- Committing sexual harassment, under its legal definition, should be an impeachable offense. Conduct that falls just short of the legal definition by not being “severe” or “pervasive” enough should often be an impeachable offense, especially if there’s a pattern of it.
- Having an exploitative-but-consensual relationship with someone should definitely not be an impeachable offense, and I do not believe it’s possible to argue otherwise while taking consent seriously and without infantilizing forty-four-year-old Monica Lewinsky, who has been telling us a consistent story for twenty years. Sexual harassment is by definition “unwanted,” so anyone who says this was “textbook sexual harassment” is using the wrong textbook.
- Creating the appearance or risk of sexual harassment, by having a relationship that’s unethical and makes it difficult (at the time) for outsiders to know whether consent is genuine, should probably not be an impeachable offense; however this is a closer call, and I don’t think it’s illiberal or infantilizing to argue otherwise.
- The actual crime Bill Clinton was impeached for, and that no one seems to be talking about currently, was lying under oath in a sexual harassment case. That case was initially dismissed because the judge felt Clinton’s alleged behavior was not severe enough to count as sexual harassment, a decision that looks dubious in retrospect (at very least, there should have been no summary judgement.) That decision was appealed and the case was later settled. In retrospect, I think lying under oath in a sexual harassment case should be an impeachable offense, given that the behavior he was lying about – a pattern of having affairs with subordinates – was clearly relevant to the case.
- I don’t think most people should beat themselves too much over not realizing this at the time, because the credible allegations of sexual harassment and assault were mixed in with a deluge of blatantly false accusations and conspiracy theories about other things; it simply wasn’t possible, back then, for the average person to pull up a bunch of documents about the accusations and realize they credibly pointed to a pattern of abuse. I feel differently about journalists who covered the case, activists who made public statements, or politicians who voted on impeachment; they had a greater responsibility to weigh all the available evidence.
“The Toxoplasma of Rage” is regularly cited as one of Scott Alexander’s best essays, and I think it’s fundamentally mistaken, at least about the high-profile incidents it showcases.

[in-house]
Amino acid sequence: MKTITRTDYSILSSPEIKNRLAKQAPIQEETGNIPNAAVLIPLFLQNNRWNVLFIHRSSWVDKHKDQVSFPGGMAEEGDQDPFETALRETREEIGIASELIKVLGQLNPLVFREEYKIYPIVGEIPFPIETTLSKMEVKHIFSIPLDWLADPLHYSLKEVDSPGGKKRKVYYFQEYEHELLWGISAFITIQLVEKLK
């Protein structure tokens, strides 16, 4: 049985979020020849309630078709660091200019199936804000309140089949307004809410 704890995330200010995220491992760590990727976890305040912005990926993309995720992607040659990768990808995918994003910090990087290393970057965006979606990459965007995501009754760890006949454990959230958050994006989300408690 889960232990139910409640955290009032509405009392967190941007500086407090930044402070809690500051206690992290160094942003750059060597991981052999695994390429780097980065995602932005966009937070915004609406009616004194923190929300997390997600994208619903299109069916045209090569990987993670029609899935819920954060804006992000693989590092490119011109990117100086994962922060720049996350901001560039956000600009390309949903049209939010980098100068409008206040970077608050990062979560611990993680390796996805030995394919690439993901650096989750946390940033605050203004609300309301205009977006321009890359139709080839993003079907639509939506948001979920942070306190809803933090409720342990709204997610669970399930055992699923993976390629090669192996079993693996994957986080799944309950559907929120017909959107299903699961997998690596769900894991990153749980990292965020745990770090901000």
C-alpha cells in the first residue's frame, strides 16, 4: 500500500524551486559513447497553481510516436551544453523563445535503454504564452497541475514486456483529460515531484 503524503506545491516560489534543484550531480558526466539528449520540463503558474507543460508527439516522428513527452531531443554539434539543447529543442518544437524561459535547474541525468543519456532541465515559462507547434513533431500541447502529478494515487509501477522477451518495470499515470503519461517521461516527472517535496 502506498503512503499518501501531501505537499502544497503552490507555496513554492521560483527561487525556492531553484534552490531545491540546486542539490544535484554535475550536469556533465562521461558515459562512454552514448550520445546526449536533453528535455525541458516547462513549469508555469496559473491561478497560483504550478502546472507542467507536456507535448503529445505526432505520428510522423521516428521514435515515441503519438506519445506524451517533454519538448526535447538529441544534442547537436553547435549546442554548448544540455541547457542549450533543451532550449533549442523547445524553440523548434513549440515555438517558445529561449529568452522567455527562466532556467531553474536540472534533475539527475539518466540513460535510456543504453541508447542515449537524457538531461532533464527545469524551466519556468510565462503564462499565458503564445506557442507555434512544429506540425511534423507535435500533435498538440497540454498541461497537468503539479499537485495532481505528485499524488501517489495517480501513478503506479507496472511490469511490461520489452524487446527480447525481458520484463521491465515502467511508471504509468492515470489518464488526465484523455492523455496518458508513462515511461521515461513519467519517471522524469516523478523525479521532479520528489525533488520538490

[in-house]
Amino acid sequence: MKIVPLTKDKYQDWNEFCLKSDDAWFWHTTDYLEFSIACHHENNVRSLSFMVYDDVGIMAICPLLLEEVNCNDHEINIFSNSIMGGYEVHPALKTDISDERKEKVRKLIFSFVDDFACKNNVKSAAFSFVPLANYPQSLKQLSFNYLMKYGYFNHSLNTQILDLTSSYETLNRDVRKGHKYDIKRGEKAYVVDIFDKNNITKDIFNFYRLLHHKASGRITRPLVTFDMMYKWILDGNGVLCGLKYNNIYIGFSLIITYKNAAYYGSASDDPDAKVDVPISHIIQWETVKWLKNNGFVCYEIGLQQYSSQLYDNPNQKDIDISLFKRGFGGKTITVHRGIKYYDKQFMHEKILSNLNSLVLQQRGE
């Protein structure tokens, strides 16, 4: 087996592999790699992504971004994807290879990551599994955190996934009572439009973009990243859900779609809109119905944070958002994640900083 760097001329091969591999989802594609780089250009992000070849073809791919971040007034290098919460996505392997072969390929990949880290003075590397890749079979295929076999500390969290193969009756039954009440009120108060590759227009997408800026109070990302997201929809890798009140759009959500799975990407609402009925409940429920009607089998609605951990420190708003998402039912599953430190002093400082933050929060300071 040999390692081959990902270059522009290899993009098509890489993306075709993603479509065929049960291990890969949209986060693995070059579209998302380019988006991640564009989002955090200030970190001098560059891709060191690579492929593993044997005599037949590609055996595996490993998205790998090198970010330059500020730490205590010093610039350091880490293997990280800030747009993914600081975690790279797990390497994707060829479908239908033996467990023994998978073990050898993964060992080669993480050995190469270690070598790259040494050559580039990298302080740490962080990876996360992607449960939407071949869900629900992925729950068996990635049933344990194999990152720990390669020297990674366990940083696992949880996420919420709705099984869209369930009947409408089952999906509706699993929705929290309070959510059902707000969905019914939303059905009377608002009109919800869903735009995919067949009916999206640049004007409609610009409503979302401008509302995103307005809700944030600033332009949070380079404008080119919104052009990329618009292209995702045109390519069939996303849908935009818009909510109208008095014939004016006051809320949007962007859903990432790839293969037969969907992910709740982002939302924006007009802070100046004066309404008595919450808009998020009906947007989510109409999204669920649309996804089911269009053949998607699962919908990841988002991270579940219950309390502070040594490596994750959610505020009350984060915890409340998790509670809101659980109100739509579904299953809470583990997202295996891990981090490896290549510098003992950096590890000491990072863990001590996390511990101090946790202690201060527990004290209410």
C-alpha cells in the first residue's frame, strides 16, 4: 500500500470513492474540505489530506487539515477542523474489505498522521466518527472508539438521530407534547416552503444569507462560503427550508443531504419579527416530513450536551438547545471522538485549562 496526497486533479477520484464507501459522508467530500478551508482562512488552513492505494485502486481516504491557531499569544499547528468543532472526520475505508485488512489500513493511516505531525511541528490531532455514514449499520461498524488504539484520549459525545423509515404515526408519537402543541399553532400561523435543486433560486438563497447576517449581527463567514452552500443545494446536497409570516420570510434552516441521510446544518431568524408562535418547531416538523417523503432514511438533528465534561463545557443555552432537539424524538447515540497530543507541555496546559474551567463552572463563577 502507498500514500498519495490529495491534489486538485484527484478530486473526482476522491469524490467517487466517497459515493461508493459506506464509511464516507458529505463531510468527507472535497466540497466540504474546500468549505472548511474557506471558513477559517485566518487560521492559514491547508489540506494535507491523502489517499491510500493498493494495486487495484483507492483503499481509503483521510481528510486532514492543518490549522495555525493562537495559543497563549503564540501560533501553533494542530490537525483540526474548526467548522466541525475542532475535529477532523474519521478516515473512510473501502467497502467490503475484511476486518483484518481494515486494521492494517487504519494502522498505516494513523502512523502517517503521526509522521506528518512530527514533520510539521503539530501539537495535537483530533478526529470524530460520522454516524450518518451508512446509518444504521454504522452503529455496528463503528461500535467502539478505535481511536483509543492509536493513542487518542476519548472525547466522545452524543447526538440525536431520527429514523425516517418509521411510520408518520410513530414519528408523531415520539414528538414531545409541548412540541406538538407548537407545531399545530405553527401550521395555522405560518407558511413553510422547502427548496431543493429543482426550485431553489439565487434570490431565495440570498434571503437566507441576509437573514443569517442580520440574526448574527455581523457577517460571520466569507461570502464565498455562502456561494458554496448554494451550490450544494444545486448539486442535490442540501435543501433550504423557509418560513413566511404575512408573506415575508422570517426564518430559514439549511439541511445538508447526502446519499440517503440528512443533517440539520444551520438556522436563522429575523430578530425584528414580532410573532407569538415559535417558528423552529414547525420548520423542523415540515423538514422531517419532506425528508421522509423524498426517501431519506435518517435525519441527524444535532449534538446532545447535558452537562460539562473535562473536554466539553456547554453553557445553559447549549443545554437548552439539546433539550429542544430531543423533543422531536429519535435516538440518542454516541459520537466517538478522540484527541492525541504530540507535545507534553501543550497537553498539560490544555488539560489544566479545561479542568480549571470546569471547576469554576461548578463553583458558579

He calls it “toxoplasma” because – like toxoplasmosis in rats and cats – there are supposedly two stages to how a story goes viral:
- Activists promote dubious stories because that demonstrates their zeal to their fellow activists.
- Counteractivists promote the same dubious story to demonstrate how dumb the original activists are.
I have a different theory: Continue reading
People who consider vegetarian or veganism for environmental or animal welfare reasons should also consider the venerable practice of stretching meat. For example, these tacos were filled with a mixture of ground pork, black beans, and textured vegetable protein (TVP). TVP is a soy product with a texture – but not flavor – very similar to that of ground meat, meaning that it substitutes well for ground meat in dishes that are heavily spiced, or that also contain some meat to provide flavor.
From comments at Thing of Things:
There has been some criticism recently of Michelle Alexander’s The New Jim Crow. See, for example, Vox:
However, Brookings (and Ozy) points out that if you reframe the problem from “mass incarceration” to “mass exposure to prison”, the War on Drugs retakes primary importance:
I’m having a hard time finding time to write new blog posts lately, so I’m going to start scavenging things I’ve written informally.
I was talking with someone the other day about whether it’s useful to model addiction as a rational behavior. Now, I’m torn as to whether to even use the word “rational” in this way, because the word also has normal-English-language connotations beyond its narrow use by economists and philosophers. So maybe the better way to ask the question – a way that makes it clear we’re using technical jargon – as “Can we model addiction through time preference?”
I’ve been neglecting the blog while working on game development, and I’m not really okay with that. So I’m posting on an other-than-usual topic, one that’s on my mind, rather than not post at all.
For the past two years, I’ve been working on-and-off on a game called Hecatomb. It’s a different kind of “zombie survival” game, inspired by Dwarf Fortress. You play a necromancer raising zombie servants and building a base in the wilderness. It’s a “sandbox” game – like meaning there is no singular goal, other than surviving and doing cool things.
Right now my game works, but isn’t very fun because there simply isn’t that much stuff to do. That, I think, is the secret to games that generate stories rather than having preset stories – they need to generate interest by having a wider-than-usual number of “subsystems” (loosely defined) that interact in potentially interesting ways. Take, for example, Don’t Starve. The way I’m thinking about it, these could all be considered subsystems: Continue reading